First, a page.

Extraintestinal manifestations

Several other organs are involved in FAP but extra-intestinal manifestations rarely determine the clinical course of the disease.


Gastric adenomas do occur with increased frequency {425} but the most

Fig. 6.56 Diagram of stomach and duodenum showing the distribution of fundic gland polyps (open circles) and adenomas (solid circles) in FAP {425}. Adenomas are concentrated in the second part of the duodenum.

common abnormality is the fundic gland polyp. This is a non-neoplastic mucus retention type of polyp, grossly visible as a smooth dome-shaped nodule in the gastric body and fundus, usually multiple. Histologically, the lesion is characteristically undramatic, consisting of gastric body mucosa that is often normal apart from cystic dilatation of glands There is evidence of increased cell proliferation and dysplasia developing in these polyps {2144} but progression to adenocarcino-ma is only a rare occurrence {2214}.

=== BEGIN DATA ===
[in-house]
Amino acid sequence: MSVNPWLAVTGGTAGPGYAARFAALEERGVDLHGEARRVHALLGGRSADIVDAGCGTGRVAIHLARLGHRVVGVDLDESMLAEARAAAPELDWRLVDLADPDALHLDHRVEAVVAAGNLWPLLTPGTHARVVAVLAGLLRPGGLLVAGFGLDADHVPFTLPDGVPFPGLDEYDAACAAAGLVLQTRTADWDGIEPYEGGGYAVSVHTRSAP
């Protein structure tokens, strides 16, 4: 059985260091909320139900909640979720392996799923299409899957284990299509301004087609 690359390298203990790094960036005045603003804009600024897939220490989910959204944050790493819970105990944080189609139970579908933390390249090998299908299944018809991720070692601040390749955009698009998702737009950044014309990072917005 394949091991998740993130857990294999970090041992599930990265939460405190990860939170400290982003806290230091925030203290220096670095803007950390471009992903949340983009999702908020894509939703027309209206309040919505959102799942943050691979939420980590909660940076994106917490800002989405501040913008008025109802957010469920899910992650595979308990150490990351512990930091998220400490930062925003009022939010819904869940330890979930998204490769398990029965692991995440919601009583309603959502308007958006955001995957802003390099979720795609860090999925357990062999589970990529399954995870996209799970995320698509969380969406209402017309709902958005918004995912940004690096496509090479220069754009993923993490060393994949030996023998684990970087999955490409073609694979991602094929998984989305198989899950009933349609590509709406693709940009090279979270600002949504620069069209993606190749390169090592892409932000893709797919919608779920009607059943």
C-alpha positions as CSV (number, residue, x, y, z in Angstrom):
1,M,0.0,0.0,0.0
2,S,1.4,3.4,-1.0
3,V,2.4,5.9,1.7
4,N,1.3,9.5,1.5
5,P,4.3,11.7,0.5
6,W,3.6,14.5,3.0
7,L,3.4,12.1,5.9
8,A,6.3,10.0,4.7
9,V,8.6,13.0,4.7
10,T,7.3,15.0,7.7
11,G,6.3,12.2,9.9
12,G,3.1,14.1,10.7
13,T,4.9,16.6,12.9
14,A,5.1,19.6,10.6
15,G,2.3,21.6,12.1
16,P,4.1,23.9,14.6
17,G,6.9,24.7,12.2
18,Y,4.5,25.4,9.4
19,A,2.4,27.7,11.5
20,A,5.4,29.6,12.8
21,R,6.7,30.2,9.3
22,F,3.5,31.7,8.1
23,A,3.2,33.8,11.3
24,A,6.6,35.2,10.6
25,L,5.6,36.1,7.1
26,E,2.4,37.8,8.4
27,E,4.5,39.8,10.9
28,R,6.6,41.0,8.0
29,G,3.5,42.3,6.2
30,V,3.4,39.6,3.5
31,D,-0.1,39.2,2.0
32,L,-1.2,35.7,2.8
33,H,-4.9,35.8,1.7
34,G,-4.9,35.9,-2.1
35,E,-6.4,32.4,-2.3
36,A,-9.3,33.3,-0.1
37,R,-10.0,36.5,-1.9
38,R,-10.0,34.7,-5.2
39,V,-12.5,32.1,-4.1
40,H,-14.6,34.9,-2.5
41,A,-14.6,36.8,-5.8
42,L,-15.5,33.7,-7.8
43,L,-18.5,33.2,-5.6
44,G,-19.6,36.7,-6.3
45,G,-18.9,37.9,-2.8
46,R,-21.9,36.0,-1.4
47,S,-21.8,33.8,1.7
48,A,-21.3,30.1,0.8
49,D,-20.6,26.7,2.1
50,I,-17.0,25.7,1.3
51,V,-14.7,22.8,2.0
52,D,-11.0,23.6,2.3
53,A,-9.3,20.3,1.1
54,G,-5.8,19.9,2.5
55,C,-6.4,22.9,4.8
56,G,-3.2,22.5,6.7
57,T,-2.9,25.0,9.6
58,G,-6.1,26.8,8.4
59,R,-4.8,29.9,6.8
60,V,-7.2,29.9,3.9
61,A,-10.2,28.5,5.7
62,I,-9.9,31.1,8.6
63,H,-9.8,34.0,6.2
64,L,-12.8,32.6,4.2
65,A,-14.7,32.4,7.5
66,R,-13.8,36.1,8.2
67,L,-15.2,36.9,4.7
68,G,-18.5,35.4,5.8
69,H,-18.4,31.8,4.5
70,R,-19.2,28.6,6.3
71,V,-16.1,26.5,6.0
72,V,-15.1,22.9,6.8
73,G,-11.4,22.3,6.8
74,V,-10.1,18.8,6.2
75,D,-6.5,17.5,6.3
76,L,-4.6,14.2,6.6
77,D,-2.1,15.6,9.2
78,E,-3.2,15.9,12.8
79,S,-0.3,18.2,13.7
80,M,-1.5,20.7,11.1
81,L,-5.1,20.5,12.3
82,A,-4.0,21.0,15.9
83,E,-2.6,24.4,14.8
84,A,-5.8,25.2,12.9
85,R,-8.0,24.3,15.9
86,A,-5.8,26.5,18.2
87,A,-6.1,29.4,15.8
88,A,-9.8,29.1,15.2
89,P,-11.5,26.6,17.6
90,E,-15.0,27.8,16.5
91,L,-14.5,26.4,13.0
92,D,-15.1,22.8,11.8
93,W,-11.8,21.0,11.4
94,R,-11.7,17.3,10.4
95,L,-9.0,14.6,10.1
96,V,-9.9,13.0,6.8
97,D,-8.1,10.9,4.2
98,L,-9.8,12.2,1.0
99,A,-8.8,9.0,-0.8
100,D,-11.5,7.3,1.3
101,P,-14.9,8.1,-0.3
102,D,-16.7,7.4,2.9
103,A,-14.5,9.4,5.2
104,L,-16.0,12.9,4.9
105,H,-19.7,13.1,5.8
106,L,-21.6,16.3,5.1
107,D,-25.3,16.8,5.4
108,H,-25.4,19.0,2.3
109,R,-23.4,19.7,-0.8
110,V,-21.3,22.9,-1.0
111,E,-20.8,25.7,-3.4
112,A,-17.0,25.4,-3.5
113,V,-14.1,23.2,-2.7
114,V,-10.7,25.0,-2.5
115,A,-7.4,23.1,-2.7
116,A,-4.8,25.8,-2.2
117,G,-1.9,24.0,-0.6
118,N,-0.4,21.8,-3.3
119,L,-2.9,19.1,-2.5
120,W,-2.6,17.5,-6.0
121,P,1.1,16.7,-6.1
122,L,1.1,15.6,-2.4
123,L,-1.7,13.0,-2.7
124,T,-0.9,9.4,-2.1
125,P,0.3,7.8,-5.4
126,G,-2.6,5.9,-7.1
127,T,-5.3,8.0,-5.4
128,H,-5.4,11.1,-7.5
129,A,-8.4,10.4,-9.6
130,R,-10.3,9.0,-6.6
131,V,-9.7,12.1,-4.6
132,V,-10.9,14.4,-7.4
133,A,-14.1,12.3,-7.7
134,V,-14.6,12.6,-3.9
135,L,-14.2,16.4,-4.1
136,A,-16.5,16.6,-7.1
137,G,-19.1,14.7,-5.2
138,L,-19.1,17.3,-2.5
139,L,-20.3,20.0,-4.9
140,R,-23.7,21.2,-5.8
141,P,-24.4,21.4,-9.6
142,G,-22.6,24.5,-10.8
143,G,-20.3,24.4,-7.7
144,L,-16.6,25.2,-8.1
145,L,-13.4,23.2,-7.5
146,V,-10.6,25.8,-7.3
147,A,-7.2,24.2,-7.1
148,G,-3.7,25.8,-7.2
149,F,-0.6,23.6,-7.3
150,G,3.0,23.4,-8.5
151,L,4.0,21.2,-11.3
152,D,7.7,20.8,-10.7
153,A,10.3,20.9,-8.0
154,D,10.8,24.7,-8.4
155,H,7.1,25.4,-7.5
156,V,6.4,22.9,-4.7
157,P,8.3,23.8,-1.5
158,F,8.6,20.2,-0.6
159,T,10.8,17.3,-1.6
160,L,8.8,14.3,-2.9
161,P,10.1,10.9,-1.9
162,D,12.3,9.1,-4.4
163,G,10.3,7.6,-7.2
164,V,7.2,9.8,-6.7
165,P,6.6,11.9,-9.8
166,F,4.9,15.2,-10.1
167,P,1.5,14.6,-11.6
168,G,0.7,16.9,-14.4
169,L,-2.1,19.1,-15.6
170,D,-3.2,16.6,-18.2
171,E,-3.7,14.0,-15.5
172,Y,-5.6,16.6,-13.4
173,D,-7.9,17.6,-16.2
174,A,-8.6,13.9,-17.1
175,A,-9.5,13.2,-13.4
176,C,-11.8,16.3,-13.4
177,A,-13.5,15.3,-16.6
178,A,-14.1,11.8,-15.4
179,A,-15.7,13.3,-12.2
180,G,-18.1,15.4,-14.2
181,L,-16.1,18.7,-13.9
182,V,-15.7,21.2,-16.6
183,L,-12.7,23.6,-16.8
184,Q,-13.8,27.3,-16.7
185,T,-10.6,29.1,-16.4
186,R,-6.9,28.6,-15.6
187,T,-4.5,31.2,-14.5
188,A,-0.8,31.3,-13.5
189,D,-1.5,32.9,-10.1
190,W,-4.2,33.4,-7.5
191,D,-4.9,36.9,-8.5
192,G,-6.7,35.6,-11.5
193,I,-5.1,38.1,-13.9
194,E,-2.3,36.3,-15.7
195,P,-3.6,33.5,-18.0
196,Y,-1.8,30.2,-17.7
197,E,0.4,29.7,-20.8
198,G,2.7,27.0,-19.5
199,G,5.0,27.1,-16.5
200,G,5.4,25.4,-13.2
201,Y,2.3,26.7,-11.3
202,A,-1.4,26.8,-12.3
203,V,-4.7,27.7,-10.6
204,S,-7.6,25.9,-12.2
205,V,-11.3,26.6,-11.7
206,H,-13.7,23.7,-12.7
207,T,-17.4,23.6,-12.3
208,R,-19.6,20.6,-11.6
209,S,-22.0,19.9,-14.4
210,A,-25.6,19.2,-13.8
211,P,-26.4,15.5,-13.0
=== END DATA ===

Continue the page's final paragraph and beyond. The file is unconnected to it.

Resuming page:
Liver and biliary tract There is an increased incidence of hepa-toblastoma in the male infants of families with FAP {563; 578}. Dysplasia has been demonstrated in the bile duct and gallbladder epithelium in patients with FAP {1377} and these patients are at risk of developing adenocarcinoma of the biliary tree {1806}.

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